Genghis Khan

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  • Born: c. 1167
  • Died: 1227
  • Other Names: Temujin

Genghis Khan, also rendered as Chinggis Khan, is the Persian name for the founder of the Mongol Empire.

Named Temujin as a child, he was the son of a Mongol tribal chieftain. After his father was killed in a raid by members of another tribe, young Temujin fled and lived a wandering life alone for some time. He returned to his own tribe some years later, and was soon successful in avenging his father. Gathering followers around him, he rose through the hierarchy of chiefs, eventually forming his own federation of clans under his leadership, and incorporating all his followers (regardless of their origins) into the Mongol identity. At the core of his armies was a group of personal companions, his nökhör, who were loyal to no family, clan, or tribe, but only to Temujin.

In a grand meeting in 1206, the leaders of the great Mongol tribes elected Temujin the Great Khan, or Khagan. That same year, a law code, or jasagh, was declared, binding all Mongols under Genghis Khan's rule. The army, consisting at that time of some 130,000 Mongols and an equal number of non-Mongol allied warriors, was organized into groups of ten, a hundred, and a thousand warriors, with a particularly elite corps of 10,000 at its core.

Mongol hordes under Genghis Khan's leadership swept across Asia, quickly felling most resistance and forming the largest contiguous land empire the world has ever seen. Those who were willing to submit were allowed a degree of autonomy within the Mongol Empire, and the Mongols freely incorporated technologies, skills, and religion of many of the peoples they conquered, often capturing artisans and craftsmen even where they left communities otherwise relatively intact. Where they met resistance, however, the Mongols took a scorched earth approach, burning cities to the ground and slaughtering their inhabitants.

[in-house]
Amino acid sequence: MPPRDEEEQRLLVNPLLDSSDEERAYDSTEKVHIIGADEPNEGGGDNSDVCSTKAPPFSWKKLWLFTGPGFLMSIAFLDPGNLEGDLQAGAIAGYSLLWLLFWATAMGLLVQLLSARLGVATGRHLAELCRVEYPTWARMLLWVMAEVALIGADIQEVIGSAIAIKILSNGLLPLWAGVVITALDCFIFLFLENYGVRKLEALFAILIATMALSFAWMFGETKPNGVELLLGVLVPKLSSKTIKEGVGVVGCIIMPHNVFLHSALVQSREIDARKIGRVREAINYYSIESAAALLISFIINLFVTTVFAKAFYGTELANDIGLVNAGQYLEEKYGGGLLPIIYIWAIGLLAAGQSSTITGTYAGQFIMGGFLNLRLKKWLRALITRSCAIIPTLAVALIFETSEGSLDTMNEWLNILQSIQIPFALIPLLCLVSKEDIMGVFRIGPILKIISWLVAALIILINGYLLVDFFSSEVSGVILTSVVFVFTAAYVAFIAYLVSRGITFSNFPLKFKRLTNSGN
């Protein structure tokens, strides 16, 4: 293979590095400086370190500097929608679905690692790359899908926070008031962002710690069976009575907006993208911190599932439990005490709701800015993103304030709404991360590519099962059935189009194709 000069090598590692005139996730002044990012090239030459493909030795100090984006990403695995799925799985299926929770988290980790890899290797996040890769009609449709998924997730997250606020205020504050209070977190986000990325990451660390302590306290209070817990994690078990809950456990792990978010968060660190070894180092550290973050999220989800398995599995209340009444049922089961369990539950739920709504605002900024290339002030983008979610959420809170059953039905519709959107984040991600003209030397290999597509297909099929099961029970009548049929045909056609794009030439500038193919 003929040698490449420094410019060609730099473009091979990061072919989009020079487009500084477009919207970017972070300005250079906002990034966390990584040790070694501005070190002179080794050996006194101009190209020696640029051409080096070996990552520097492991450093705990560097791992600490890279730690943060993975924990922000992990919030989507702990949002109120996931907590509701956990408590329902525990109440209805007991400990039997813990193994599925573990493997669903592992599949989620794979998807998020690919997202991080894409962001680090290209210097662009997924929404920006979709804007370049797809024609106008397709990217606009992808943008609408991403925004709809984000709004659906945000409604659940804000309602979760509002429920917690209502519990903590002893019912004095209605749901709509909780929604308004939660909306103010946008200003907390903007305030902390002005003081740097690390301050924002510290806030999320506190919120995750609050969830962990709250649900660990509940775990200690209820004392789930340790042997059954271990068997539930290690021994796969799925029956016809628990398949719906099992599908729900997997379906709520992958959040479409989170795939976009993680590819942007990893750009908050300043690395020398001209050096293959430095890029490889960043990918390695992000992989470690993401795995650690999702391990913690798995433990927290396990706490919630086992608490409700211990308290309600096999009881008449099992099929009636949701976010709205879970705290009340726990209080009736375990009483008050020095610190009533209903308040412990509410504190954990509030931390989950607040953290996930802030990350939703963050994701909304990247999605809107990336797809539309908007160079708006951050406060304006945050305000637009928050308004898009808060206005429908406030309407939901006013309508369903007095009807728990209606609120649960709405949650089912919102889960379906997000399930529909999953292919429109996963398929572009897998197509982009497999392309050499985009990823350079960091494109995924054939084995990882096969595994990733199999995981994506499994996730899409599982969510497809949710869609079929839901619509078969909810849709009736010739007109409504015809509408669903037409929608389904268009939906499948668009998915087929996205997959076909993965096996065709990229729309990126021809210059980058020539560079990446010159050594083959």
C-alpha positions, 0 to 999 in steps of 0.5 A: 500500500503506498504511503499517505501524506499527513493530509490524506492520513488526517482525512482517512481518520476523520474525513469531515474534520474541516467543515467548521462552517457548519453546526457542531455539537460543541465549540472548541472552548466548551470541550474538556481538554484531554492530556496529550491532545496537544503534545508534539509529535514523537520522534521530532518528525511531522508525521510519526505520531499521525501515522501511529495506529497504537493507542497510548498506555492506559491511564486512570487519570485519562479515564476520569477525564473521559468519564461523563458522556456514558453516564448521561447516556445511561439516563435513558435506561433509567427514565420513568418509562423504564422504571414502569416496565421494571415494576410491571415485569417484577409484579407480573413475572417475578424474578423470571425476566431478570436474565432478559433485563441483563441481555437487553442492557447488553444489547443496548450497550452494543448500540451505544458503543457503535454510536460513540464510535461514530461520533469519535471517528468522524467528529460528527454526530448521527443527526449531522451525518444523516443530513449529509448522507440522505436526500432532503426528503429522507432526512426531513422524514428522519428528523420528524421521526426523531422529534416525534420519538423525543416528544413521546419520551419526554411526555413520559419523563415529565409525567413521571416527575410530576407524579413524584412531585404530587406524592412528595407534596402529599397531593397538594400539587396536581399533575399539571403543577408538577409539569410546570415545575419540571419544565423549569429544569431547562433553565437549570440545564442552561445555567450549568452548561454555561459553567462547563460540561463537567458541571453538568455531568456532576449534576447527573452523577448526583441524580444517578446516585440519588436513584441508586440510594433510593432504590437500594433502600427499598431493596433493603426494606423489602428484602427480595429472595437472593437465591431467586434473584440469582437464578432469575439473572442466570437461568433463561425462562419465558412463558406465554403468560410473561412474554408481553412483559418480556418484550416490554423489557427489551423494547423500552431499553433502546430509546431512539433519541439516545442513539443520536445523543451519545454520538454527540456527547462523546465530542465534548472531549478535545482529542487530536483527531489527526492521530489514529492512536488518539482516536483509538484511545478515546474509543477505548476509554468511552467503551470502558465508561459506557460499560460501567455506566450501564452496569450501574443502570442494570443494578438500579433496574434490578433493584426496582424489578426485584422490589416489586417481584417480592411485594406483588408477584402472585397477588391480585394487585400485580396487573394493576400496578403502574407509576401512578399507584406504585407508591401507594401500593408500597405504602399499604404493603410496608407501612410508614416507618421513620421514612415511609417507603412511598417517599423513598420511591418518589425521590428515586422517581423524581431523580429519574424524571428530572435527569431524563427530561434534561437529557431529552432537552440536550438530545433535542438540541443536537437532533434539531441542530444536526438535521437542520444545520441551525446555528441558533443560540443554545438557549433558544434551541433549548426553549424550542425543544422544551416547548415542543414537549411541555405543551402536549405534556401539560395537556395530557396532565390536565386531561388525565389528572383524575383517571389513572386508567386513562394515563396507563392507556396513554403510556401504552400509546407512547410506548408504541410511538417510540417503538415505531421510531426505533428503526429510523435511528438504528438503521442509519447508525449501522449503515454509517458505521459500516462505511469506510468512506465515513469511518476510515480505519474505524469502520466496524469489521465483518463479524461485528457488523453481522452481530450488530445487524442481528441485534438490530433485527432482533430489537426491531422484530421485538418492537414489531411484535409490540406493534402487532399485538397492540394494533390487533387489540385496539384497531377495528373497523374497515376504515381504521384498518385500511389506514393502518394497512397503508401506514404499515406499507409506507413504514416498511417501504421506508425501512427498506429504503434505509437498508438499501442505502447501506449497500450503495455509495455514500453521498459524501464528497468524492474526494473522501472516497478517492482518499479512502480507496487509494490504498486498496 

By the time of Genghis Khan's death in 1227, his forces had destroyed the Tangut state of Xi Xia, clashed with the Jurchen Jin Dynasty, captured Beijing, conquered much of Central Asia, and clashed with peoples as far away as Europe proper. Throughout this time, the Mongol capital remained at Karakorum in Mongolia, but it was only under Genghis Khan's successor, Ogodei Khan, that the city would be built up with city walls and so forth. Genghis Khan's successors continued to control vast swaths of Asia for many generations, but as early as the time of his grandson Kublai Khan had split into four separate states, with Kublai heading the Yuan Dynasty which controlled China, Korea, and certain surrounding territories; Central Asia, the Middle East, and Russia fell under separate Khans or Ilkhans.

Genghis Khan was posthumously named Emperor Taizu of the Yuan.

Preceded by
Great Khan of the Mongol Empire
Succeeded by
Ogodei Khan


  • Conrad Schirokauer, et al, A Brief History of Chinese and Japanese Civilizations, Fourth Edition, Cengage Learning (2012), 220-222.